Honorable Mention #1: Lady Dynamite
There’ve been some solid pug performances on the small screen. In an episode of Friends where Phoebe is contemplating serving as a surrogate, her mom gives her a pug puppy so that she will know the pain of giving up a baby. And on The King of Queens, Spence, played by geek icon Patton Oswalt, has an adorable pug named Alan. But I decided to limit this list to movies, because otherwise Lady Dynamite would run away with the top spot. The murderous Blossom, the flirty Blueberry, and especially the teutonically brilliant Bert are possibly the three greatest characters in the history of television.
Honorable Mention #2: Pocahontas and The Nut Job
I also decided to limit this list to live action, because really, how do you evaluate Percy, Governor Radcliffe’s gluttonous pug in Pocahontas, or Precious, the eccentric pug in The Nut Job, alongside the live action options here. Bonus points to Precious, however, for being voiced by Maya Rudolph.
8-10. Breakin’ All the Rules; The Great Race; The Hobbit: The Desolation of Smaug
I’ll be honest, I’ve never seen Breakin’ All the Rules or The Great Race, and I didn’t realize The Hobbit had pugs in it when I started making this list. But Google tells me there are pugs in them, so there you go. Google also tells me that the pugs who cameo in The Hobbit are Peter Jackson’s actual dogs, which is pretty cool. They’re probably the most interesting creatures in the movie not portrayed by Andy Serkis.
7. Milo and Otis
There are two kinds of people in the world: Those who think Milo and Otis is a cute movie about a couple of animal friends, and those who recognize the truth--that it is the most horrifying film to come out of Japan this side of Takashi Miike’s Audition. Guess what I never need to see a pug do? Watch his mate give birth, then nearly get himself killed trying to fight a bear. No thank you.
6. The Men in Black Trilogy
Here’s a good idea: if you see a pug, make a Men in Black joke to its owner. I guarantee they haven’t already heard it a thousand times before.
5. Kingsman: The Secret Service
Now we’re getting into movies that truly capture the essence of the pug, and of pug ownership. It may seem ridiculous to give a spy-in-training a pug puppy to take care of, but that’s only because pugs are inherently ridiculous. They are the pinnacle of human-directed evolution: pointless, useless lumps that are totally maladapted to life in the “wild,” but perfectly adapted for their ecological niche in human civilization: so friggin’ cute that nobody with a soul wouldn’t want to protect them. That’s why asking Eggsy to shoot the pug is such a perfectly sociopathic test.
4. The Campaign
I have a confession: I actually kind of like David Lynch’s Dune. From Kenneth McMillan’s pulsing face boils to Sting’s knife fight in a speedo, it’s a glorious mess of a movie. It’s actually kind of impressive how much of Frank Herbert’s epic novel, and how much dark Lynchian weirdness, they manage to pack into the 2 hours 15 minutes runtime. It’s an absurd, goofy monstrosity that manages to fail as an adaptation, fail as a sci-fi epic, and fail as an art film. It’s spectacular. And that’s where the pug comes in.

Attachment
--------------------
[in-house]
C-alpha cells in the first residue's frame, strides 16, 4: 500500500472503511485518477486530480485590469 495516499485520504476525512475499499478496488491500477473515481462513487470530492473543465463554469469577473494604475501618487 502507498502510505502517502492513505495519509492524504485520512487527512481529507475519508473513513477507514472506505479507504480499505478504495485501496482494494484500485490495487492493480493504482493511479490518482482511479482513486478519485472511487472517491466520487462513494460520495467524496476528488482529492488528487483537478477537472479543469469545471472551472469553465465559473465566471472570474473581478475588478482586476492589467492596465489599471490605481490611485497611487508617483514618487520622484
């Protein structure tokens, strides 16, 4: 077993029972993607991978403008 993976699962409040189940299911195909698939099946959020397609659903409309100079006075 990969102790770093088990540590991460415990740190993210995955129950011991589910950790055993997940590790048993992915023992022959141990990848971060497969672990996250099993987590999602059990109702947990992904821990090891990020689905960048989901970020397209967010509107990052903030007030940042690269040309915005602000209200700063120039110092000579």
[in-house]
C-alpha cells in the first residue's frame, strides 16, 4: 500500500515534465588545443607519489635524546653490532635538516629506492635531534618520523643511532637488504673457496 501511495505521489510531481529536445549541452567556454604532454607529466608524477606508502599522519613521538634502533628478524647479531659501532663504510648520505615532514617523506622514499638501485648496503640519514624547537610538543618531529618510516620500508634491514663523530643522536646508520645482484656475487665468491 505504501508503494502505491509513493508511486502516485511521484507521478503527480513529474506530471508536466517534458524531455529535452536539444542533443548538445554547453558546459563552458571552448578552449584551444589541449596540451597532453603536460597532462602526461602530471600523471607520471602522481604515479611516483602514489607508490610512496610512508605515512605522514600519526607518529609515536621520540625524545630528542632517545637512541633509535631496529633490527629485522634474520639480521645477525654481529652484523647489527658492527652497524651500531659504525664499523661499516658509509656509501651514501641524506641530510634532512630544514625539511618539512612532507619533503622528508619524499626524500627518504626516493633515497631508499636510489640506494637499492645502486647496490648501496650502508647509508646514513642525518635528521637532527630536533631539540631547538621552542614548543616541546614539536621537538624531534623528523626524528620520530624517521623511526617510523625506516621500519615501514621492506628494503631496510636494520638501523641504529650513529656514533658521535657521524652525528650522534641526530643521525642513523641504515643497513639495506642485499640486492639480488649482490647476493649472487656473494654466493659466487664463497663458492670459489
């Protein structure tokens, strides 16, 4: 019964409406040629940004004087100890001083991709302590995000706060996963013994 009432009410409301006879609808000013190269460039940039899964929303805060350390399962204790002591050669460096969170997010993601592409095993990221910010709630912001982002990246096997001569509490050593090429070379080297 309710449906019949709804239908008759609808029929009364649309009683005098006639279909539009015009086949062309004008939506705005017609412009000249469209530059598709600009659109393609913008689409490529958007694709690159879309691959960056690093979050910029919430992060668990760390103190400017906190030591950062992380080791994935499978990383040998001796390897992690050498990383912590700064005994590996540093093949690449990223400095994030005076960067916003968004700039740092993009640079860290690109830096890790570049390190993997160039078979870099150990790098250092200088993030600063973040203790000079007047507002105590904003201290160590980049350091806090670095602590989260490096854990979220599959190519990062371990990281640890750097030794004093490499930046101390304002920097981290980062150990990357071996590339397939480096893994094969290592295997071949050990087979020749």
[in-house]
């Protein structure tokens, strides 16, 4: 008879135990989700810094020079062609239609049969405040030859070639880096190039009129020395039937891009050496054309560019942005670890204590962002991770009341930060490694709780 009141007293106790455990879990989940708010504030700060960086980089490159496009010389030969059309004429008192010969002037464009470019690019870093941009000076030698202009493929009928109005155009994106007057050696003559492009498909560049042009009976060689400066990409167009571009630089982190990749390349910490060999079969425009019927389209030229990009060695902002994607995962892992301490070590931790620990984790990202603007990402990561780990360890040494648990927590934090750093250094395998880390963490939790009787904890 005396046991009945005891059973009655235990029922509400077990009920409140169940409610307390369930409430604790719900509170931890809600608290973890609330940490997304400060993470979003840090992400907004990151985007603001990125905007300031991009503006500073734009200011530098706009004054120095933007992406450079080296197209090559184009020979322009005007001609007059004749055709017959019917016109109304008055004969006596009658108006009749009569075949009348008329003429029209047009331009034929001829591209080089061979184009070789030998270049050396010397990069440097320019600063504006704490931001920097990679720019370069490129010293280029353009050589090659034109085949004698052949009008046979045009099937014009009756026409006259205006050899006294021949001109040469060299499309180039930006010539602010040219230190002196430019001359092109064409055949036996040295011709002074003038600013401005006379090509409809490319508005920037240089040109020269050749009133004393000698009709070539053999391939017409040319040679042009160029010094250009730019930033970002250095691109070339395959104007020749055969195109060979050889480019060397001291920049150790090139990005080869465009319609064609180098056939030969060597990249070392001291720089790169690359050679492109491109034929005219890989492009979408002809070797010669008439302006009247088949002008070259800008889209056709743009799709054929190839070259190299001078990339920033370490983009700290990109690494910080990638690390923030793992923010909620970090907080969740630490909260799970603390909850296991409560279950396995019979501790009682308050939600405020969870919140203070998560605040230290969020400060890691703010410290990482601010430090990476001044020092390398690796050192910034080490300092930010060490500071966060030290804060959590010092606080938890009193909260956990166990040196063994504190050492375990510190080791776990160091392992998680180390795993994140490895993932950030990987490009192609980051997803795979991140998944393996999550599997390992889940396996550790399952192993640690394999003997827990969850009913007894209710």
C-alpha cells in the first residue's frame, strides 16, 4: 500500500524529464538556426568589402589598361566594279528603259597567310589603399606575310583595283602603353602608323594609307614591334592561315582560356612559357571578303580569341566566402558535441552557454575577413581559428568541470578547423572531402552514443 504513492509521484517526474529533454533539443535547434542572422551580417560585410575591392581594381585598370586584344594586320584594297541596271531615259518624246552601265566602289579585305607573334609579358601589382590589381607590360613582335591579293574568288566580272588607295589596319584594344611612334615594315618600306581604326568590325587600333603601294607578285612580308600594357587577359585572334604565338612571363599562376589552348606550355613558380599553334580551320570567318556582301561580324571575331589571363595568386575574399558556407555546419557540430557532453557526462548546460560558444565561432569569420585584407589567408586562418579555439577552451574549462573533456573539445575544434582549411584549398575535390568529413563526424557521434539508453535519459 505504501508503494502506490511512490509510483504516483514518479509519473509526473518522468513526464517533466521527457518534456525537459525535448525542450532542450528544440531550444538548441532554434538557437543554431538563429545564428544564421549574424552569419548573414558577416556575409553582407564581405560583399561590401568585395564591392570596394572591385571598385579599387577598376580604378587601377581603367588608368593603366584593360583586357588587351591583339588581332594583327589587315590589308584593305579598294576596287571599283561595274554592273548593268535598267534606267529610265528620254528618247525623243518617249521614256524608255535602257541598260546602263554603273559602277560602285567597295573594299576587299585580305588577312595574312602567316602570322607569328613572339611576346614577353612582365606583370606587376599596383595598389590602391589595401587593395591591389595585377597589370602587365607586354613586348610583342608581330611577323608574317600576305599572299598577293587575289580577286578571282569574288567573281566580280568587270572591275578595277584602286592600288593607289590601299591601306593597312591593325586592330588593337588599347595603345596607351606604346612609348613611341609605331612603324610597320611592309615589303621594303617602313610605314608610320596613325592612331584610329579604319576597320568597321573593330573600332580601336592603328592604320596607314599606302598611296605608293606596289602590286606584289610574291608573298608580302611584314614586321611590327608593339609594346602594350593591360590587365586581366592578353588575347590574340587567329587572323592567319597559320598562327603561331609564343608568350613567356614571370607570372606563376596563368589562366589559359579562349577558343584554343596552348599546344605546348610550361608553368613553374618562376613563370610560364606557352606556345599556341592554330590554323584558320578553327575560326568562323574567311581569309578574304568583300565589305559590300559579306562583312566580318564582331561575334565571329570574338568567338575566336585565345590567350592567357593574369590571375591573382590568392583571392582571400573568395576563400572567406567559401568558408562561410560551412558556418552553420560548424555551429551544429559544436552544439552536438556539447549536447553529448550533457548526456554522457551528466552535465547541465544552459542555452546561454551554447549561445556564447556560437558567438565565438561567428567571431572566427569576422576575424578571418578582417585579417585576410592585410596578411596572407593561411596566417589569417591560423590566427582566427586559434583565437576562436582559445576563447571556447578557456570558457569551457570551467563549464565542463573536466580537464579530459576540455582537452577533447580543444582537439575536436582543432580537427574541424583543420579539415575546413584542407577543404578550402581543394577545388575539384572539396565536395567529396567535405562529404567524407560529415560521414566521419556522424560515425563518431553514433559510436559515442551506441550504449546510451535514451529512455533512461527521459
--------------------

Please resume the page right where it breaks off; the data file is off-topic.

There’s an unwritten rule that if your space opera takes place in a fictional galaxy, no nonhuman earth animals should appear. Ronald D. Moore was known to have regretted letting a reference to “chicken pot pie” slip into Battlestar Galactica, because why would they have chickens on Caprica? And Rian Johnson had to dress Carrie Fisher's dog Gary Fisher up as a space dog for his cameo in The Last Jedi. But when faced with adapting Dune, David Lynch said, “fuck it, the Atreides have a pug.”
I have to believe that Lynch knew this movie was ridiculous, so he put a ridiculous animal in the middle of it. It’s the ultimate wink to the audience, like he’s turning right to us and saying, can you believe this shit? This is a movie in which esteemed Shakespearean actor Sir Patrick Stewart runs screaming into battle with a machine gun in one hand and a pug in the other. It’s glorious.
2. The Room
Hai doggie! This pug is possibly the best actor in the film. It hits its marks, its pacing is natural, you really believe its performance.
1. Mansfield Park
The most famous pug in literature is also my choice for the top spot. Jane Austen repeatedly characterizes Lady Bertram through her love of her pug: “She was a woman who spent her days in sitting nicely dressed on a sofa, doing some long piece of needle-work, of little use and no beauty, thinking more of her pug than her children…” The 1999 film captures this aspect of her character pretty much perfectly. Lady Bertram represents a person who has OD’ed on her pug, which is a real risk; the zen of the pug is a seductive thing. It is sufficient unto itself, living in an eternal present with a mind unencumbered by thought or ego. It lacks even a name. It is simply pug.